Example: Series of training workshops with early career researchers leading to digital outputs for PER (film and new items of CABINET)

Contact: PER Officer (jozie.kettle@prm.ox.ac.uk)

Step 2: Planning the activity

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High-quality public engagement with research is a two-way process which aims to generate mutual benefit for the public and researchers and ultimately enhance the quality or impact of research. 

The key to successful public engagement with research (PER) or ‘engaged research’ activity is planning: it is important for researchers to think about why they want to engage and who they want to engage before deciding how they’re going to do it. Ideally public engagement should be thought about in parallel with the design of the research activity. The aim should be to prioritise those engagement activities that will most effectively enhance the quality or impact of the research.

Find out more about support for Public Engagement at the University including training available to help you develop your activity from the University of Oxford’s Public Engagement team and within the academic divisions.

 

The National Co-ordinating Centre for Public Engagement website also contains guidance and best practice recommendations on how to plan, fund, deliver and evaluate your public engagement activities, as well as information on developing your skills.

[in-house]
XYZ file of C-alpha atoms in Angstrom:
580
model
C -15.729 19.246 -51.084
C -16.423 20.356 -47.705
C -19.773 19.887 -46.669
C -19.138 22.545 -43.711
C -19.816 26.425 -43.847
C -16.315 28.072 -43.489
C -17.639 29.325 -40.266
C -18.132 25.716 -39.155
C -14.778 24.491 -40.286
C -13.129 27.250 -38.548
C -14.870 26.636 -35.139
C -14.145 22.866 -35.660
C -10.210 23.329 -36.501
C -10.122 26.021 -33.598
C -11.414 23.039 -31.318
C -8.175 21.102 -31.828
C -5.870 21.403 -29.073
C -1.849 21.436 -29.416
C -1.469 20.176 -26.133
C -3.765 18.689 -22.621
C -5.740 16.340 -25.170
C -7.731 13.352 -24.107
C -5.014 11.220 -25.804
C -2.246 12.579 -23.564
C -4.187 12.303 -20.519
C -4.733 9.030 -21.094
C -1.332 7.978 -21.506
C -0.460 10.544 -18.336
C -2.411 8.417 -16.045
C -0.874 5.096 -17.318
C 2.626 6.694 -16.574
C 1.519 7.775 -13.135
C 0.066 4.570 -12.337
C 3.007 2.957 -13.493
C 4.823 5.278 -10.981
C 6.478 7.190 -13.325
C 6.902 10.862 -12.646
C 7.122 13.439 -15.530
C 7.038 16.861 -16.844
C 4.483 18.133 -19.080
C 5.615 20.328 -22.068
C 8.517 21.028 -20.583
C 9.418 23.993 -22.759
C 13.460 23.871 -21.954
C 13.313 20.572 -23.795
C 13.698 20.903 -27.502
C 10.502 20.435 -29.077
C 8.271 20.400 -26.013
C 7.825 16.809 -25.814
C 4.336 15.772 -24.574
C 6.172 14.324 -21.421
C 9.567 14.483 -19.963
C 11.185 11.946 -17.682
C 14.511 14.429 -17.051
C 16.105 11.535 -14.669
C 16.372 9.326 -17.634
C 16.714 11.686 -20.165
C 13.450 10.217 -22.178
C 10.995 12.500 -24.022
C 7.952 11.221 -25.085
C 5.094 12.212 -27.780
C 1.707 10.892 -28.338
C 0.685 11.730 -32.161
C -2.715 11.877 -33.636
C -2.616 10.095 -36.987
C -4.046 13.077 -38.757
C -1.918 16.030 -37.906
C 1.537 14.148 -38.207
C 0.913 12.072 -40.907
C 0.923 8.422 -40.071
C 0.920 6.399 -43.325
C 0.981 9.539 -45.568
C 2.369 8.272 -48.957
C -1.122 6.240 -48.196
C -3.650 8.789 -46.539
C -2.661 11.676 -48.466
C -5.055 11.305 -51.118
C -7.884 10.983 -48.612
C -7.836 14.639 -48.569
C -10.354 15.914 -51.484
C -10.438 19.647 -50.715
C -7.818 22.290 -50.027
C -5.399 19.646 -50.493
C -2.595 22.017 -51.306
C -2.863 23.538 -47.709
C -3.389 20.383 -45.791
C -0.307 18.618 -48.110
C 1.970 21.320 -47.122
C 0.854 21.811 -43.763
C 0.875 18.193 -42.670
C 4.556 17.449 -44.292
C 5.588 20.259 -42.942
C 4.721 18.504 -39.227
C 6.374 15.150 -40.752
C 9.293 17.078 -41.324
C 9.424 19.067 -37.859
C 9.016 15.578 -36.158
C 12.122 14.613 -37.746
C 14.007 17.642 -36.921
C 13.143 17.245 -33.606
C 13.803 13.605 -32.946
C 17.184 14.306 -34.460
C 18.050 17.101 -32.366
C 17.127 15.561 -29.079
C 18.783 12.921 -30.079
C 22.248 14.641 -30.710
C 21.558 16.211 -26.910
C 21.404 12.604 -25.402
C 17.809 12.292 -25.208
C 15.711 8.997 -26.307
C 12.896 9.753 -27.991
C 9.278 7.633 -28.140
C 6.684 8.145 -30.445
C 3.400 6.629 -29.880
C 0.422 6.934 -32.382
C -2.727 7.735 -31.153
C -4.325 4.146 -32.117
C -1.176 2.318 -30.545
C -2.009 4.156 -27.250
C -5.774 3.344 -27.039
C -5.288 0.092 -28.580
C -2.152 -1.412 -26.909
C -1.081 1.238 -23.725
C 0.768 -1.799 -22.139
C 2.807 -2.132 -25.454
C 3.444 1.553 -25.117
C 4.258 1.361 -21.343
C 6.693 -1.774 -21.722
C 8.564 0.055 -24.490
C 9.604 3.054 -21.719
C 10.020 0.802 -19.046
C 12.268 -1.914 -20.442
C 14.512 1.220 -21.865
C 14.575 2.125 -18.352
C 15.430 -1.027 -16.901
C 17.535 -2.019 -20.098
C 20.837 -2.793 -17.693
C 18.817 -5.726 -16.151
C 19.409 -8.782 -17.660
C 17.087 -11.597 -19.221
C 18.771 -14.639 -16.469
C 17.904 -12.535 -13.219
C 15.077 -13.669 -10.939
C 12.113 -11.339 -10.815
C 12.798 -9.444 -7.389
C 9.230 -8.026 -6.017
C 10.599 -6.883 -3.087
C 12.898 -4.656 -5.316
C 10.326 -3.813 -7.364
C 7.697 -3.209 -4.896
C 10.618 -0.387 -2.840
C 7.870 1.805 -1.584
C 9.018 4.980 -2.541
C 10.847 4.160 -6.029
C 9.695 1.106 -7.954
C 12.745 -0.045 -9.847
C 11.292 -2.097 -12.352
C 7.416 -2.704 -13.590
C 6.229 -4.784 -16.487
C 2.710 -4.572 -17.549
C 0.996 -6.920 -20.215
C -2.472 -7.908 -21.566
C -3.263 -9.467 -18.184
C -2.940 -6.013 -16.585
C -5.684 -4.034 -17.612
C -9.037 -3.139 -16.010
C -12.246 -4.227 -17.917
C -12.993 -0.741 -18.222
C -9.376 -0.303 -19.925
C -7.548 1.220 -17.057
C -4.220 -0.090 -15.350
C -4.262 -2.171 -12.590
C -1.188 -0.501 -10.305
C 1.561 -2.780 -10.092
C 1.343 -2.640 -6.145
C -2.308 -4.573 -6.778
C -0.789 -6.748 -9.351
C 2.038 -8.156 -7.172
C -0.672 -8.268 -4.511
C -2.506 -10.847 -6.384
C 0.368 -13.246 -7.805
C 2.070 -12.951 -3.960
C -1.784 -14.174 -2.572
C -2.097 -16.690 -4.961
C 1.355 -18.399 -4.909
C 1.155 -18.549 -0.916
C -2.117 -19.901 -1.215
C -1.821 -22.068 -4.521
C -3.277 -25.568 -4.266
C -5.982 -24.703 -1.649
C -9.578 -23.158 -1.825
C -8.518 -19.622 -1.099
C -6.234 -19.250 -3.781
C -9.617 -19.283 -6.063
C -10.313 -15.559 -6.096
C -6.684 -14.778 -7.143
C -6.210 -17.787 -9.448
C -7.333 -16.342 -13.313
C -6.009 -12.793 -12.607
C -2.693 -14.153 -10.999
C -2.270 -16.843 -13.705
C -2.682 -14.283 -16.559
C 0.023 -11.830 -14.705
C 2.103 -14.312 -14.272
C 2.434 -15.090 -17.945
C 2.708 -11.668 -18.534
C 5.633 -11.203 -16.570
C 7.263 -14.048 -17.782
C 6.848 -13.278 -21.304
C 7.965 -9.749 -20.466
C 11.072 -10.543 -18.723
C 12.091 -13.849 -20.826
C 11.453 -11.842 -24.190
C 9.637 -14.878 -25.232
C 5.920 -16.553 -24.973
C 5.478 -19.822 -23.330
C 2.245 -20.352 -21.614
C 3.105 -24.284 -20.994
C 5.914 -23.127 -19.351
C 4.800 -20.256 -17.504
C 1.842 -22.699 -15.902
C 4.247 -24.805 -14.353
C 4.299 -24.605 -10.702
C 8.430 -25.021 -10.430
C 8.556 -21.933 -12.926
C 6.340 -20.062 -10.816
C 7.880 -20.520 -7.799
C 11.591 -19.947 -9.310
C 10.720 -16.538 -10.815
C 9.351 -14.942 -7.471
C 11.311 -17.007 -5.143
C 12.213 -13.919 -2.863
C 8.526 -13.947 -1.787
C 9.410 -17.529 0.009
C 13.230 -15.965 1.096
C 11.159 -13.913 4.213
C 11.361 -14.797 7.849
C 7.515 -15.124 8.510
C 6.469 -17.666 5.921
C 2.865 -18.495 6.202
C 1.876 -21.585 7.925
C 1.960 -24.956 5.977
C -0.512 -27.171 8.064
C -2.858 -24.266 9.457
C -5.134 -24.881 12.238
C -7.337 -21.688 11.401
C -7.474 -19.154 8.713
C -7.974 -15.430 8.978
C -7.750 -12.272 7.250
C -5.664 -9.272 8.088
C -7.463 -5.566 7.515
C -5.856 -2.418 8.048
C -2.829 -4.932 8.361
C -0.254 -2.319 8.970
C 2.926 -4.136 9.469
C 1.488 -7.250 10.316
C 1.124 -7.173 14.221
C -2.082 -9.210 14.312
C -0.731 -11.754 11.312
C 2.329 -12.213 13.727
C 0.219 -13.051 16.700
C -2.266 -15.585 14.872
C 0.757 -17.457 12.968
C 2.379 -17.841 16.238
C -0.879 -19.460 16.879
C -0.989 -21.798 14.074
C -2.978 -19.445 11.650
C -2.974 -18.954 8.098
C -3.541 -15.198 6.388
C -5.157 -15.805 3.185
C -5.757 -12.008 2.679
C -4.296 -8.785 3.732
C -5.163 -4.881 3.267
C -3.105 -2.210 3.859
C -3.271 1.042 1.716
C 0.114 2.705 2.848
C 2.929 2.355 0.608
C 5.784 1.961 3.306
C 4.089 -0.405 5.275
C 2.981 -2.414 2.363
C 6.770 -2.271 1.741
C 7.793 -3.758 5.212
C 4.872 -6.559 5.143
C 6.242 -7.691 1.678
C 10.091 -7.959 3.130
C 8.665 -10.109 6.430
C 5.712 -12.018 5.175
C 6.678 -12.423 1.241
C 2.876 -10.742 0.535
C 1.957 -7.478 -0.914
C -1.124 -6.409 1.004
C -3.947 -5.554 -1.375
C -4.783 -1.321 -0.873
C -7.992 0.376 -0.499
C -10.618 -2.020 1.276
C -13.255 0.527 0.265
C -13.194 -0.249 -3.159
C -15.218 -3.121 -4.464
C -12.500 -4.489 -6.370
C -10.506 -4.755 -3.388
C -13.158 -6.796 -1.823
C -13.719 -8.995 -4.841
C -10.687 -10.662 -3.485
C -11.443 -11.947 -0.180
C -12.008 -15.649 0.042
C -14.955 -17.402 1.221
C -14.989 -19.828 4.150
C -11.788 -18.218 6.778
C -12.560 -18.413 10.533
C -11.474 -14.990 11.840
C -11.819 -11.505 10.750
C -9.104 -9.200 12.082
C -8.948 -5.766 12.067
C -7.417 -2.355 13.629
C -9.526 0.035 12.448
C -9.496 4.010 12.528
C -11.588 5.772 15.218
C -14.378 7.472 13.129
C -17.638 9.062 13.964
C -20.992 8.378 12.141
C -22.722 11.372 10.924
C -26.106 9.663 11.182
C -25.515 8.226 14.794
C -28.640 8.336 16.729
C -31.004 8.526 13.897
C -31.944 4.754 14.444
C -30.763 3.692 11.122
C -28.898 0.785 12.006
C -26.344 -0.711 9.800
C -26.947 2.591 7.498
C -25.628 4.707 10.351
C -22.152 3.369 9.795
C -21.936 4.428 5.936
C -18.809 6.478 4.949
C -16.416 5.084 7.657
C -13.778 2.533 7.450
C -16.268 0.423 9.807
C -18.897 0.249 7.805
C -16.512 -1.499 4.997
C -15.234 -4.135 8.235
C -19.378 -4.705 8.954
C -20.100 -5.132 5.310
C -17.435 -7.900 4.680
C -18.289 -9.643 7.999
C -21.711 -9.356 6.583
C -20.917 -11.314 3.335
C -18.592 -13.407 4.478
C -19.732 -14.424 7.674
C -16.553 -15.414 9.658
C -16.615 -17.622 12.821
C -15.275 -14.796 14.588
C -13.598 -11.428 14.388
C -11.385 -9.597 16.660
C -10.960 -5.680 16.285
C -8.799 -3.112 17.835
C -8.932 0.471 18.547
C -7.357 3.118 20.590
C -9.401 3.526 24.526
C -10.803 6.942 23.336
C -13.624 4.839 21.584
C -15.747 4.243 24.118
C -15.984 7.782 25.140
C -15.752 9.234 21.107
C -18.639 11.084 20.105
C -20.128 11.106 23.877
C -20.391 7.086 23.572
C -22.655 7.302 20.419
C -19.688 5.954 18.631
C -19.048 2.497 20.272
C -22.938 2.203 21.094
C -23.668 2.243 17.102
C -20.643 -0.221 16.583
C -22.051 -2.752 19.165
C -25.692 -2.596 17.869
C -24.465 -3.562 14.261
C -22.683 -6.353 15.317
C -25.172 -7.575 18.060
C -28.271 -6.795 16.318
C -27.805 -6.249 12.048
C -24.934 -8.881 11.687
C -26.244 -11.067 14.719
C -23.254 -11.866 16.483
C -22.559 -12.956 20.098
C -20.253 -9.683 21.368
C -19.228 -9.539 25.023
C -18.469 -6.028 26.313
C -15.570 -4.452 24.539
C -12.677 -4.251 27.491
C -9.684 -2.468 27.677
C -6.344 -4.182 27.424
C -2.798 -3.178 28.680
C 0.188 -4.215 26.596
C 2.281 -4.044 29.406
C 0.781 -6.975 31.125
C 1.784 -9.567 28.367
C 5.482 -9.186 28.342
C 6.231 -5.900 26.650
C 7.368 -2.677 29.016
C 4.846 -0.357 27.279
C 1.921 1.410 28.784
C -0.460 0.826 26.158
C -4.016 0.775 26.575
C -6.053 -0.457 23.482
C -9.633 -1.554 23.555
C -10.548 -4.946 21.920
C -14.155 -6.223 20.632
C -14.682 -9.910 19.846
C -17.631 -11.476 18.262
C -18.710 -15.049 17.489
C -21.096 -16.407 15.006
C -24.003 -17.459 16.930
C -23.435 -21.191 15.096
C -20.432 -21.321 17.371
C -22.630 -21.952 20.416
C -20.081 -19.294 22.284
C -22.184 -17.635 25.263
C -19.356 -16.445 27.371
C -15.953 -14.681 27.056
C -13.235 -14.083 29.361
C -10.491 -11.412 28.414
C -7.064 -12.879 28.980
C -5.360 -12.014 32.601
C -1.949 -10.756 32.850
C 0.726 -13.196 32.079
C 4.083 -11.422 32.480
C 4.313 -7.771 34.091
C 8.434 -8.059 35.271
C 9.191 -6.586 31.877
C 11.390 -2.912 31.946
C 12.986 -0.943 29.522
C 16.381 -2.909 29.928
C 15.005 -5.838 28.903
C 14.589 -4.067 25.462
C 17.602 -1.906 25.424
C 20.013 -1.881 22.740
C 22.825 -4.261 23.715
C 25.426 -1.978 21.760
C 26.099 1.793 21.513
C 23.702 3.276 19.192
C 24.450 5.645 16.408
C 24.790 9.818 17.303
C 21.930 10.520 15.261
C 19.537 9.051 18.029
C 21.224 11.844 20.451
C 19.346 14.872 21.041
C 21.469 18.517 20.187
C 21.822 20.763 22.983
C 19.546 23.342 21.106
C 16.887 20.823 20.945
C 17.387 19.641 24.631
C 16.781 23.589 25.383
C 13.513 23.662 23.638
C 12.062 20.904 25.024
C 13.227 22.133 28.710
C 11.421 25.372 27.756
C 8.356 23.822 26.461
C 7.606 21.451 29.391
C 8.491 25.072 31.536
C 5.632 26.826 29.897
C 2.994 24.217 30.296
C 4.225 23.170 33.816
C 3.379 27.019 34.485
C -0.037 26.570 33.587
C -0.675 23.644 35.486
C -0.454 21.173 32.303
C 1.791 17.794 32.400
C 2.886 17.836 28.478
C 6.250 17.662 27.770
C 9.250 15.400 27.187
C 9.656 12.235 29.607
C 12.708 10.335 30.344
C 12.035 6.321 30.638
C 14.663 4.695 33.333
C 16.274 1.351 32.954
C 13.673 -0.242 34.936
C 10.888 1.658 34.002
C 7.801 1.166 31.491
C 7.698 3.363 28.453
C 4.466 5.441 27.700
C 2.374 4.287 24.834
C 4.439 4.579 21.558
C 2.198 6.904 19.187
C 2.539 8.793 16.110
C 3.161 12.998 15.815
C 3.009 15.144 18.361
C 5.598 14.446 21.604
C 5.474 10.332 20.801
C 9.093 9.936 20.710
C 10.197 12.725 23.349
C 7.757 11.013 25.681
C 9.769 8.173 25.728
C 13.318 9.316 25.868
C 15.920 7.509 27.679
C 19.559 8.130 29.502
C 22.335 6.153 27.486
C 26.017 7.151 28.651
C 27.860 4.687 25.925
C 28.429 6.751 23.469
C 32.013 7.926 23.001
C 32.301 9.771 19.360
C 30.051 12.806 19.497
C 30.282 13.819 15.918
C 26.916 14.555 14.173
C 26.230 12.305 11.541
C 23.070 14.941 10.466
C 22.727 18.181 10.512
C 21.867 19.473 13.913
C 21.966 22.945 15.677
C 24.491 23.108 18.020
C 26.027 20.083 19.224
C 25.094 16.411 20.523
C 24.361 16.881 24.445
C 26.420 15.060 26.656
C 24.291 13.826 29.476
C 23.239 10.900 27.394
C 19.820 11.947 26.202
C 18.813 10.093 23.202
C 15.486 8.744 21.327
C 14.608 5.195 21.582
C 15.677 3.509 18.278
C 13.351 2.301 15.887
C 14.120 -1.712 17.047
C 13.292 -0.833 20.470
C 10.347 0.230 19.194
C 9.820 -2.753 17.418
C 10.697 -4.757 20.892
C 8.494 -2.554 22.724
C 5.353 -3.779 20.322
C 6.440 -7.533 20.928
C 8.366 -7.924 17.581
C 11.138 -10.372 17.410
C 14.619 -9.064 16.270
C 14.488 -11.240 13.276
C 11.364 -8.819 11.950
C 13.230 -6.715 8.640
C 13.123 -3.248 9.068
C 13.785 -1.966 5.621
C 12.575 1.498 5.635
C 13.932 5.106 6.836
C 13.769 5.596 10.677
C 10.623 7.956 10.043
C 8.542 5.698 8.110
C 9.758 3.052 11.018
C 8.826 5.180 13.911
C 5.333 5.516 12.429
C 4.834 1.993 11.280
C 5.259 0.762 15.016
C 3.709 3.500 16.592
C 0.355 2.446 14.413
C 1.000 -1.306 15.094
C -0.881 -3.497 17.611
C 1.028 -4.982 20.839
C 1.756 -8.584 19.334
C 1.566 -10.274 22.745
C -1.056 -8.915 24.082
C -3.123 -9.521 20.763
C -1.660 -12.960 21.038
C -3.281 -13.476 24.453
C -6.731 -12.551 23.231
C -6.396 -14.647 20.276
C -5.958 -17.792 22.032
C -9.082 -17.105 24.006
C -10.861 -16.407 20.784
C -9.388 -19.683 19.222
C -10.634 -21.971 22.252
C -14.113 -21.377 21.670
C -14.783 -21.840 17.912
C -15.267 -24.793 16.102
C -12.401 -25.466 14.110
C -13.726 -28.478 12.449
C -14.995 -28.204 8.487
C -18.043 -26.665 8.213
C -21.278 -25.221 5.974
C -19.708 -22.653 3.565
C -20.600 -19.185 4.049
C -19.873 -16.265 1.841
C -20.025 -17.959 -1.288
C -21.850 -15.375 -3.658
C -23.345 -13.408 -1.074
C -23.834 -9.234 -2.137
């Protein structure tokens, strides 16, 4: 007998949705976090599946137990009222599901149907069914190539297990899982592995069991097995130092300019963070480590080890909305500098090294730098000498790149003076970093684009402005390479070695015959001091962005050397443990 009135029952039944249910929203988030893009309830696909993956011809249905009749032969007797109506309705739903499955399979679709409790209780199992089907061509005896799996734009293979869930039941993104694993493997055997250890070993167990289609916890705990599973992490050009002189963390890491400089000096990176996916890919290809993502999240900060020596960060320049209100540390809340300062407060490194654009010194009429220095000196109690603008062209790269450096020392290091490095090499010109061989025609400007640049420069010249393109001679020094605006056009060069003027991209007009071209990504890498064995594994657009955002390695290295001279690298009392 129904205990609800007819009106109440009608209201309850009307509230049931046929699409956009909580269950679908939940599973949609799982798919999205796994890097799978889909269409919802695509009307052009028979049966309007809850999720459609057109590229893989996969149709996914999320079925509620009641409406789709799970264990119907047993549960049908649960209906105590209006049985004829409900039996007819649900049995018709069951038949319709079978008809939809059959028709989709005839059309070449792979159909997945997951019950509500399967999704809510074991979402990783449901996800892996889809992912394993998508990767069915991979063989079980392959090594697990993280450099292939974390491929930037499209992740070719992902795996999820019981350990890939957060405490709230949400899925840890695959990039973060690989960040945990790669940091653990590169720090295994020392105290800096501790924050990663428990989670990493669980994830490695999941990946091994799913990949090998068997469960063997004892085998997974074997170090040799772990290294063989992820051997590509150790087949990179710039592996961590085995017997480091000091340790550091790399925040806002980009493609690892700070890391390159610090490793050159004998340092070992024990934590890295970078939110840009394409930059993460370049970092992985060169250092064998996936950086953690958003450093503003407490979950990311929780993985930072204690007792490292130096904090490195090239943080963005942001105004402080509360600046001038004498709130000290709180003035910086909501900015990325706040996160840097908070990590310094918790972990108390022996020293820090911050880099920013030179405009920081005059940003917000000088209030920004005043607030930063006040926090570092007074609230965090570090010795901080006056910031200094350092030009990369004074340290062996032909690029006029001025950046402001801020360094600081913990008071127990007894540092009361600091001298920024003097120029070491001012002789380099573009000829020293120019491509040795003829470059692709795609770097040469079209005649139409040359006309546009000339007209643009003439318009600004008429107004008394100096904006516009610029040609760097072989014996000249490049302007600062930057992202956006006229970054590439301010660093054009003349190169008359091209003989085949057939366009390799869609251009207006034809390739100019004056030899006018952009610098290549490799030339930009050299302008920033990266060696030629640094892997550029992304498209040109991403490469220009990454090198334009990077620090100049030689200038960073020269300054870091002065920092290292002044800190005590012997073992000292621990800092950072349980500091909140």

Researchers are reminded to be aware of the need for risk assessments, capacity and security when planning on-site activities; GLAM staff will be able to advise on this. Further guidance can be found in the Event management pages of the Oxford University website.

The first question to think about when planning an activity is: Why do you want to engage the public?

The three purposes of public engagement with research are:

  • to inform and inspire the public (e.g. talks, exhibitions)
  • to consult and listen to public views (e.g. public debates, focus groups)
  • to collaborate with the public (e.g. Citizen Science, co-production of knowledge)

(For info, the NIHR provides a useful overview of how PER differs from PPI (Public Patient Involvement) on its ‘What is Patient and Public Involvement and Public Engagement?’ webpage. Further information about PPI can be found on the Patient and public involvement (PPI) in research page of Oxford University’s Primary Care website.)

It is important for researchers to articulate the aims of the PER activity clearly before they start so that the activity can be evaluated properly, i.e. did the activity achieve the stated aims?

The National Co-ordinating Centre for Public Engagement (NCCPE) website contains useful information about how to think about the purpose of the engagement.

Researchers may also find it useful to think about Arts Council England’s five generic learning outcomes below and what changes are trying to be achieved.